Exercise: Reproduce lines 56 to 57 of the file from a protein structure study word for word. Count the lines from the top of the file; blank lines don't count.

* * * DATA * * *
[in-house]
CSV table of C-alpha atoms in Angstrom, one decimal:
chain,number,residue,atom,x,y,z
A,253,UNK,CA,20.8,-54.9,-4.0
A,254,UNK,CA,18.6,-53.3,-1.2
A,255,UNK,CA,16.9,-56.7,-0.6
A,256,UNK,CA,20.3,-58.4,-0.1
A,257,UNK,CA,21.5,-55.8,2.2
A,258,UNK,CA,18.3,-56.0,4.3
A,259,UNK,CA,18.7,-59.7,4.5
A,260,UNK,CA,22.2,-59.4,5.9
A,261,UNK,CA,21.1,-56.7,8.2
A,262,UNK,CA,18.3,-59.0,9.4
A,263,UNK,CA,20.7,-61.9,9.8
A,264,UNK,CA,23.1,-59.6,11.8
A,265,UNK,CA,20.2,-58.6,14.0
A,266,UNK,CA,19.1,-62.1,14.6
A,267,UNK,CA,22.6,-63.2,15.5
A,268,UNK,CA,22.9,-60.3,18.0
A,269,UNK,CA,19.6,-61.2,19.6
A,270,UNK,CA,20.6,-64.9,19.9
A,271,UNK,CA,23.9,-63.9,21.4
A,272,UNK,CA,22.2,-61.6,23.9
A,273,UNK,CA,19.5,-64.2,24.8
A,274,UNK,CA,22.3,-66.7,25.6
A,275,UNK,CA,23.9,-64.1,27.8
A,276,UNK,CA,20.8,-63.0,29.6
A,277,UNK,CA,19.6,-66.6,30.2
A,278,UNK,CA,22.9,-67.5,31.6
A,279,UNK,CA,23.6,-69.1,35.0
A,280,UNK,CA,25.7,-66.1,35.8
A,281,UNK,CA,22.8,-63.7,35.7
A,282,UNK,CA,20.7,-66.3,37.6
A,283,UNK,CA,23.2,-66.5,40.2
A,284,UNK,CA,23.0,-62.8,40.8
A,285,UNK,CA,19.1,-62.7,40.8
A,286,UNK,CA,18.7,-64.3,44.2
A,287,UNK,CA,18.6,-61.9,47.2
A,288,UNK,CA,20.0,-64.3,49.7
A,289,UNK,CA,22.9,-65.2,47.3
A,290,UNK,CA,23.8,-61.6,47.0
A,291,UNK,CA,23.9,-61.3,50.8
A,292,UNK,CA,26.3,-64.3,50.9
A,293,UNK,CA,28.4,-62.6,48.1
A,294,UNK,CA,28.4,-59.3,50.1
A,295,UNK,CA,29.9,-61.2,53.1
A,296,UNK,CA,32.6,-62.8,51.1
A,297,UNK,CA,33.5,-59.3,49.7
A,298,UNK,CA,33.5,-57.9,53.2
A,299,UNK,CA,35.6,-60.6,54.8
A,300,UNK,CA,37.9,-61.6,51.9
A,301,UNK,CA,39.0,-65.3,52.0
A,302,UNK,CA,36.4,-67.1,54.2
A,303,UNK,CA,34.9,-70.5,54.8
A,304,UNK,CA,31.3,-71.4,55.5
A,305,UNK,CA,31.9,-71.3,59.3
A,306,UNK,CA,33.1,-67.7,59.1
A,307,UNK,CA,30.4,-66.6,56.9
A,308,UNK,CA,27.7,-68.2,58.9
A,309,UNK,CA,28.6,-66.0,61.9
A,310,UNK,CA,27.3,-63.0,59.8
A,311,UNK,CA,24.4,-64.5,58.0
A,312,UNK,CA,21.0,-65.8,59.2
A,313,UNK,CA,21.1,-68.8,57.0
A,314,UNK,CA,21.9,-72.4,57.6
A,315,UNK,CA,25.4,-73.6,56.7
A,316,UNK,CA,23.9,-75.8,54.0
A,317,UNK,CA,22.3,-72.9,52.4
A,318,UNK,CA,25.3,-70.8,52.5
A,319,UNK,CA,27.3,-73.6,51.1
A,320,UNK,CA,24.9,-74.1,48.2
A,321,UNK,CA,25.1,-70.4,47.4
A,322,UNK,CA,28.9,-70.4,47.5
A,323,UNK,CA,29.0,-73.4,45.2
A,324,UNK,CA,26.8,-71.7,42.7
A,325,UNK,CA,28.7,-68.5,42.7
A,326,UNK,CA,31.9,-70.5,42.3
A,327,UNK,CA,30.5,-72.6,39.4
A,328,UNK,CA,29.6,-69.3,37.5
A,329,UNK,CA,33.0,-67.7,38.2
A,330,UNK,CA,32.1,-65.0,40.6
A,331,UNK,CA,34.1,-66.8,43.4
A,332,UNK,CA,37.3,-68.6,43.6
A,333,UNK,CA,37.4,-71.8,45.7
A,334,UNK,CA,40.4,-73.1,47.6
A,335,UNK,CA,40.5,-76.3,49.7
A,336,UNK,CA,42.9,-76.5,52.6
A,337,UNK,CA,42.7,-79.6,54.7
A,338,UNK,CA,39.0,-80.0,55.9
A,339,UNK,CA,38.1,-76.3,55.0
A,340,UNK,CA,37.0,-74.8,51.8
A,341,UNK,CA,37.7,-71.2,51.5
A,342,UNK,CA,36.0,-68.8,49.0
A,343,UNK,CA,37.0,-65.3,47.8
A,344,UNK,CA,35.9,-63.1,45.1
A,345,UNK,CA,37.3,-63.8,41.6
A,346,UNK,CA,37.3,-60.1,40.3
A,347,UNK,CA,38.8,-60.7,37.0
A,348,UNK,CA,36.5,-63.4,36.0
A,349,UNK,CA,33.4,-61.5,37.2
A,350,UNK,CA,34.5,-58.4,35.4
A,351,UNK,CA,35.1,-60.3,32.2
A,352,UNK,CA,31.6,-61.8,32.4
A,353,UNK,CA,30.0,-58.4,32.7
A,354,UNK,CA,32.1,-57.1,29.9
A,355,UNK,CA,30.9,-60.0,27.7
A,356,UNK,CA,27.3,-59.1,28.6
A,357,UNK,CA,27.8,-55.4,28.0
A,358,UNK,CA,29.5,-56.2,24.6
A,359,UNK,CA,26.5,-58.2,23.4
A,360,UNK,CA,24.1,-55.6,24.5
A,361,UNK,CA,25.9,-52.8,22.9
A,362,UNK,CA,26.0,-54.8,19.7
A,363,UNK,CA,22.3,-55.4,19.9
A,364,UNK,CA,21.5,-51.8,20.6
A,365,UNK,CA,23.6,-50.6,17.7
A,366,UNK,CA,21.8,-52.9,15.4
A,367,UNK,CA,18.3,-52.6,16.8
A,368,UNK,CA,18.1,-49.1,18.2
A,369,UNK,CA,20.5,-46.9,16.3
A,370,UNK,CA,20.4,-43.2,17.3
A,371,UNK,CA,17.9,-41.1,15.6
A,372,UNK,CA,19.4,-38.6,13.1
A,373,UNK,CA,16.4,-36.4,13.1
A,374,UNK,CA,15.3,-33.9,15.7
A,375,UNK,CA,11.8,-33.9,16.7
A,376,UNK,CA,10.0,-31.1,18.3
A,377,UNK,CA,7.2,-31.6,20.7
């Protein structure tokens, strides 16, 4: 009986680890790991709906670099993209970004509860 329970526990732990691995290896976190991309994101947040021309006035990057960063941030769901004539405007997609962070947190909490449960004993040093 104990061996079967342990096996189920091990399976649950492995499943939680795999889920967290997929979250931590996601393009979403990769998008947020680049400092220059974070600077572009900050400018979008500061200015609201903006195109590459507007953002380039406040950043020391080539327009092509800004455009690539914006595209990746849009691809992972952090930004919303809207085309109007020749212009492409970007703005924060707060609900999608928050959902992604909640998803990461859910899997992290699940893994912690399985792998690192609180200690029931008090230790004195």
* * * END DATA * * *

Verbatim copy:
A,305,UNK,CA,31.9,-71.3,59.3
A,306,UNK,CA,33.1,-67.7,59.1